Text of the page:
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As a non-binary person why am I forced to have a passport that lies?

As a non-binary person why am I forced to have a passport that lies?

Renewing your passport is something that should be easy. A name here, a date of birth there, a choice between M or F… simple, right?

That’s what you would think anyway. But for some people it’s not as easy. Hi, my name is Bam and I’m non-binary/transmasculine.

Growing up feeling disconnected with your body isn’t exactly ideal. It left me incredibly confused about who I was, how I saw myself and how I was being seen by others.

I knew about binary transgender people and their journeys. However, I also knew that I didn’t necessarily fit within male and female boundaries that had been set within the cisgender and transgender communities and society as a whole. If I’m truly honest, I didn’t really feel like I fit anywhere for a very long time.

‘The word “non-binary” changed my life’

As the years went by and my depression and anxieties got worse, I realized I couldn’t be seen as someone I was not. I decided it was time to take action. But to what end? When I didn’t feel like I fit with the boys or the girls, what could I do? So I started with a lot of research.

I hit up YouTube and listened to other trans humans until one day I came across the word ‘non-binary’. It changed my life forever.

It was like a light had been turned on in my head. Suddenly, a voice was saying what I’d been longing to hear since I was a little kid craving an Action Man while I was holding a Barbie. And it told me I was valid.

The struggle for the non-binary part of the community

Currently within the UK trans men and women are constantly striving for basic rights to live safely and happily. This is a challenge we have been facing for years and is just to have regular day to day things that others may take for granted.

I am talking about  simple things. I am talking about health care without having to give a trans history/awareness lesson. Being able to use a public toilet without the fear of discrimination. Finally, being able to choose an M or an F on a passport without getting permission from someone we might not even have met.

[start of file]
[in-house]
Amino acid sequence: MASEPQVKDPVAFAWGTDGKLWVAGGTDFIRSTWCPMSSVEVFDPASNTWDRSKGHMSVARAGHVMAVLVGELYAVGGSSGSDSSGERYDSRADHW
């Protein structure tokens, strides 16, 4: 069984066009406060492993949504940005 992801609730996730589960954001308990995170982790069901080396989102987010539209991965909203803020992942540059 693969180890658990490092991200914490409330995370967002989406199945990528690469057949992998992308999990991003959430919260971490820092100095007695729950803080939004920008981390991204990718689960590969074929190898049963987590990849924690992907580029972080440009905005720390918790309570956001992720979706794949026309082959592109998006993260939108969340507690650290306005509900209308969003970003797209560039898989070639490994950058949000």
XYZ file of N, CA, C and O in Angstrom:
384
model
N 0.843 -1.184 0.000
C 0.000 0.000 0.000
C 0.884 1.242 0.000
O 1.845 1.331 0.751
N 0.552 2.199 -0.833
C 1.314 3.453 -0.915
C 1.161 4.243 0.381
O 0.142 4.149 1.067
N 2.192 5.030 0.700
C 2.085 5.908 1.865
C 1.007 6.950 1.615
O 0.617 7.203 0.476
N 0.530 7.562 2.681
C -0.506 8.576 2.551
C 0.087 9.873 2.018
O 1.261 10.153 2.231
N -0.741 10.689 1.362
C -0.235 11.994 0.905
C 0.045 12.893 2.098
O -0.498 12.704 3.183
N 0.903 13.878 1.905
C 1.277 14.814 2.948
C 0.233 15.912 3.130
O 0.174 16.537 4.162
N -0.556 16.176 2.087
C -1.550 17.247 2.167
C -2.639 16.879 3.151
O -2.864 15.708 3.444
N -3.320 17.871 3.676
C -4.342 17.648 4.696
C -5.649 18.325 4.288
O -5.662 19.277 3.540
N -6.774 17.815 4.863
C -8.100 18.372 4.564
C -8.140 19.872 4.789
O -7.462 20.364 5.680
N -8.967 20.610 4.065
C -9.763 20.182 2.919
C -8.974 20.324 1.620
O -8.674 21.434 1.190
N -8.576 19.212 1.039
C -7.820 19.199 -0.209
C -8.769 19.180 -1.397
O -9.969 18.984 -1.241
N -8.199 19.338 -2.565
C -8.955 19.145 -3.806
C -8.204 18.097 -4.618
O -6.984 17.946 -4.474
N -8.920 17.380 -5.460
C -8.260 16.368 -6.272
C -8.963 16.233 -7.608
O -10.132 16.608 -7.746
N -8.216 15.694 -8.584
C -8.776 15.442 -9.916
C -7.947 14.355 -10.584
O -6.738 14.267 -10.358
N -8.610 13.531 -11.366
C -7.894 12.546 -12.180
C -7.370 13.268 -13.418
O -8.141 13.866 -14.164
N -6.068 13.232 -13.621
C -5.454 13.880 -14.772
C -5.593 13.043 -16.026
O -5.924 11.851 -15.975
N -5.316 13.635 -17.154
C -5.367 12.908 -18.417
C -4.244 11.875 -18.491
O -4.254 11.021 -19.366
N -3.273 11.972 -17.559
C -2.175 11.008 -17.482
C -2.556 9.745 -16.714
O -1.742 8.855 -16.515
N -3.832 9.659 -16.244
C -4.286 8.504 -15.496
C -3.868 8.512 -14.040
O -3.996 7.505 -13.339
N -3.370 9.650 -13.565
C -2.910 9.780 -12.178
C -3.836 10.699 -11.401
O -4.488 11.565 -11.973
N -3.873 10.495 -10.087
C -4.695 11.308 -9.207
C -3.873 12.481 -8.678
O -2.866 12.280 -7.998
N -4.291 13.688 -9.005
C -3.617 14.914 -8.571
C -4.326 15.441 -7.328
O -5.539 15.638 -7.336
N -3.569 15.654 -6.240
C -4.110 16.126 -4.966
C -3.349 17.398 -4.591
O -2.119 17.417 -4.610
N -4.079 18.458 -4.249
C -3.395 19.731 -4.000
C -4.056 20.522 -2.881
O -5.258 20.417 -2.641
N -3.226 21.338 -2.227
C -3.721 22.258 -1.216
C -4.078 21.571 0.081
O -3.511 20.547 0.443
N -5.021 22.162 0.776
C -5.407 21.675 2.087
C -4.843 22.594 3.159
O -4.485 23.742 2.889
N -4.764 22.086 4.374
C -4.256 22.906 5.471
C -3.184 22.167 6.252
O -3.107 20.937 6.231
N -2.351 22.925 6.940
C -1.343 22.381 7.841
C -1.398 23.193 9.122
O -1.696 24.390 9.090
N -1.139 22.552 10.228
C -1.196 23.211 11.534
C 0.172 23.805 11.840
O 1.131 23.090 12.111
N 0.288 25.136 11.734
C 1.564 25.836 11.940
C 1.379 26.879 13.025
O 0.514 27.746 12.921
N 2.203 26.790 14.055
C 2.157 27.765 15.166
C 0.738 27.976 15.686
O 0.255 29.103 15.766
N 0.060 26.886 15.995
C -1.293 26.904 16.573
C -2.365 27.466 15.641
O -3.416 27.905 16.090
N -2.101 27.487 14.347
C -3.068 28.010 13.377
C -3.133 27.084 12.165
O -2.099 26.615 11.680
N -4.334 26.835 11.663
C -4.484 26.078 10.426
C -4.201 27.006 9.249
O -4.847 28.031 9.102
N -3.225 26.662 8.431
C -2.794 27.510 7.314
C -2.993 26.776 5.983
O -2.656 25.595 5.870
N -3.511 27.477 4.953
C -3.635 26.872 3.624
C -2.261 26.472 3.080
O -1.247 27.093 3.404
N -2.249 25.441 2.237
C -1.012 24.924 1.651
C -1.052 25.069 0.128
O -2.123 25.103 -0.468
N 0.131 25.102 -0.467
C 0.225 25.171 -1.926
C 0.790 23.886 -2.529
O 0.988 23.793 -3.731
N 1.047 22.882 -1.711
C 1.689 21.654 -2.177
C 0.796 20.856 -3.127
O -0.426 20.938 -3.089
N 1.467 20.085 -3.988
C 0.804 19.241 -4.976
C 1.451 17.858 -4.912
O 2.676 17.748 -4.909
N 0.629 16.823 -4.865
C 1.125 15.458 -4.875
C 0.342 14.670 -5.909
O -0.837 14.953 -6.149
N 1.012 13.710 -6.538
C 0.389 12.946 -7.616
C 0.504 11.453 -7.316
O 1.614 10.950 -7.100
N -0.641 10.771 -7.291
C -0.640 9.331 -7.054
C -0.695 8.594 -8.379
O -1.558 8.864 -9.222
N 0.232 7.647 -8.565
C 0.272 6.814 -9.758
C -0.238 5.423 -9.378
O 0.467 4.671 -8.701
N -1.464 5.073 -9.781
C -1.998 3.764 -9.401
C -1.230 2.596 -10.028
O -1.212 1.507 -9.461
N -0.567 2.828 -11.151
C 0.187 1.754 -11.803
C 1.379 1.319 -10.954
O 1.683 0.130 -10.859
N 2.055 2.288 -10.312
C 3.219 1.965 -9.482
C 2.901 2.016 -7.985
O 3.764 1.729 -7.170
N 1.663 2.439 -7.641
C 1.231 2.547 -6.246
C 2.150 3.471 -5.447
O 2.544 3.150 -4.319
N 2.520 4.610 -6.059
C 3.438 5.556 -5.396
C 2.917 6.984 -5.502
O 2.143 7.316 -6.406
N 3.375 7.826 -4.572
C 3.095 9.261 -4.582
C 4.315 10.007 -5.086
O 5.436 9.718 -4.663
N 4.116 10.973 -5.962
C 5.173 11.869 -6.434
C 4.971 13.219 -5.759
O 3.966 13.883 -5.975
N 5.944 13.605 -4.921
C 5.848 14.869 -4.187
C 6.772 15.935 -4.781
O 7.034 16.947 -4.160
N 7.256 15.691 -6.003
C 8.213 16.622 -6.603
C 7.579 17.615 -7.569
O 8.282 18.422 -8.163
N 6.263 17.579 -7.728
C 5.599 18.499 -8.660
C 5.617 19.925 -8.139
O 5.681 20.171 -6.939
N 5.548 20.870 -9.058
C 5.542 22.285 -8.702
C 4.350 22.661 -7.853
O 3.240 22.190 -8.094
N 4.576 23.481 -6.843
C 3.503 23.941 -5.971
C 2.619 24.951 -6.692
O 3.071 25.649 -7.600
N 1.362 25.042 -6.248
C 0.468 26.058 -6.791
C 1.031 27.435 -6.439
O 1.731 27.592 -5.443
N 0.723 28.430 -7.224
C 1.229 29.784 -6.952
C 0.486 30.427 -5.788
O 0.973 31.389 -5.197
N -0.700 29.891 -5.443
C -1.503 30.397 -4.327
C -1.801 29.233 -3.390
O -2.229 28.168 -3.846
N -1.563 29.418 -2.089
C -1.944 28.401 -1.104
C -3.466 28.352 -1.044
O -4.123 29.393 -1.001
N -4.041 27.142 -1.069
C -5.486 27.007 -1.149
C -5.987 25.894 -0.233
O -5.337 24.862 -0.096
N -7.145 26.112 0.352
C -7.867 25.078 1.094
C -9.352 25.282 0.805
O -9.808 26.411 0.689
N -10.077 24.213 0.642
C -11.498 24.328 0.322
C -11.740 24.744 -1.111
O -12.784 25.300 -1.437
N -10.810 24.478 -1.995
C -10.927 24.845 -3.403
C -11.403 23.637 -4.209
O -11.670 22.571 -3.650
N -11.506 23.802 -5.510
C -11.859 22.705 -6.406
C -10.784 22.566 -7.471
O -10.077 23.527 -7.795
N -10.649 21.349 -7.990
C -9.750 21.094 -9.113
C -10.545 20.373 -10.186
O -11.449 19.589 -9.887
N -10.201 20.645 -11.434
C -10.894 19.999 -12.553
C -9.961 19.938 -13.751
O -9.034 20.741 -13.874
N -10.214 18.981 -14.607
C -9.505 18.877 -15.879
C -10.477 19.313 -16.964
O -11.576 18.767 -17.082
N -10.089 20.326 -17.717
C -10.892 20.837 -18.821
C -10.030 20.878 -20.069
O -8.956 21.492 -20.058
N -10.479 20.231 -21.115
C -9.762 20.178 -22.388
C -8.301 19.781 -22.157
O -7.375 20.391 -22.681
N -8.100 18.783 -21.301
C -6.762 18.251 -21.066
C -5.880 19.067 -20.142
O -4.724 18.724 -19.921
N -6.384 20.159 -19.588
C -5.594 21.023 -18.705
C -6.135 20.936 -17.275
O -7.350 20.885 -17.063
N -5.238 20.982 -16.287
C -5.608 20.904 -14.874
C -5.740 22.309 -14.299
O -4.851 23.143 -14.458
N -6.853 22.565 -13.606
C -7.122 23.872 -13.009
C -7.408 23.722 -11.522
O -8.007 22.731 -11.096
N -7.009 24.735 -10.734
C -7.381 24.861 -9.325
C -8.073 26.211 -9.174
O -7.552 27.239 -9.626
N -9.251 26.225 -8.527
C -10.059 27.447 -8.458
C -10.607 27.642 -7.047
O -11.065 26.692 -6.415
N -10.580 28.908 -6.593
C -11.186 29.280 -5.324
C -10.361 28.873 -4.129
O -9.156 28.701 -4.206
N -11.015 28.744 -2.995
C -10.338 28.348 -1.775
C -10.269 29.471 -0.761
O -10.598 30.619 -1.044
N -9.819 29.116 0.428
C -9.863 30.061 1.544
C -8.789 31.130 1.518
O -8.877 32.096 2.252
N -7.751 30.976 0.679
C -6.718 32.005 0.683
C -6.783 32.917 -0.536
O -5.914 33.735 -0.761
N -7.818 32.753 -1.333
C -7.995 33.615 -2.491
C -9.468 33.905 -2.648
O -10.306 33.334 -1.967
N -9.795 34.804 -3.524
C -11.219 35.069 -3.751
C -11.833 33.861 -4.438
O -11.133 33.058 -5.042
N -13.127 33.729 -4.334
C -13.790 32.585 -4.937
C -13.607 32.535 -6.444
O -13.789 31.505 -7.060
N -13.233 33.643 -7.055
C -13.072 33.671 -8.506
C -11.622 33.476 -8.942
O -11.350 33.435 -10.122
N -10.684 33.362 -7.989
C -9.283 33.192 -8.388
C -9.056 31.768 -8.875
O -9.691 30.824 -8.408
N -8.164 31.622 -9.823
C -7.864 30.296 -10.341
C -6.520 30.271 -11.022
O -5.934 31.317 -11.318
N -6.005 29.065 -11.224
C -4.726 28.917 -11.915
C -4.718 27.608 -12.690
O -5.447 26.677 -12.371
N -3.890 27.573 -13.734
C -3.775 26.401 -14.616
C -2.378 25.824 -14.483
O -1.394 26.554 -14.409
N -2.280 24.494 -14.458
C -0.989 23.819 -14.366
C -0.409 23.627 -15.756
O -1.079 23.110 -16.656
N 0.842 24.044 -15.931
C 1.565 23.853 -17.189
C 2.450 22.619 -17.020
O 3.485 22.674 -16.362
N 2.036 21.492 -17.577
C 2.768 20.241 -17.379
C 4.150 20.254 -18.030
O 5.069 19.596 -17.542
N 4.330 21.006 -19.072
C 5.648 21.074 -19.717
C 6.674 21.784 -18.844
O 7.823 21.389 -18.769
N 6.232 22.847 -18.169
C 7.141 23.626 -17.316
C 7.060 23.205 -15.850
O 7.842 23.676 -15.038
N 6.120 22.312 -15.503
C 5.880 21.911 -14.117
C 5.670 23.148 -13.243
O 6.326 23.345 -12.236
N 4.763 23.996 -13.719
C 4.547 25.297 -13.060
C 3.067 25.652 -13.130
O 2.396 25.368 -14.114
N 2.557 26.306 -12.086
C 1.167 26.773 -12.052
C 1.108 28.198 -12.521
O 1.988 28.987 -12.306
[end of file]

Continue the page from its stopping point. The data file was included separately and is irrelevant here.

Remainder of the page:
While all of this is going on, the struggle for the non-binary part of the trans community is just as big. It is just not seen and spoken about.

Non-binary people see themselves as not fitting the norm of being male or female. This is why we don’t get a letter which states who we are to others. We are forced to choose, to put ourselves in a box carefully crafted to make the wider population feel more comfortable with our existence. An existence which does not erase who anyone else is but shows people’s amazing differences which we should be embracing.

Why reforming the GRA is crucial

The Gender Recognition Act won’t just affect the lives of binary trans individuals. It will change the lives of thousands of non-binary humans as well.

GRA governs how trans people can have their identity legally recognized. While it felt groundbreaking in 2004, it now needs to let trans people self-identify themselves with no medical diagnosis required. And it needs to include non-binary identities as well.

This isn’t just about being able to change our birth certificate. This is about being seen, about being truly seen for who we are. Femme, masc, makeup, body hair, smiles, tears but above all true human beauty. To be seen is what we all want, right?

As I tick the M on my passport form it reminds me of how much further we have to go before I can stop explaining myself to others. Before I can hold my head high knowing the society around me appreciates the person I am, just like I appreciate them.

By filling out the GRA form and showing support to the trans community you will be changing this simple human’s life forever. You will be pushing the community a step closer to general equality. This would mean that when I go on holiday, I wouldn’t have to feel ashamed for something as simple as my passport.

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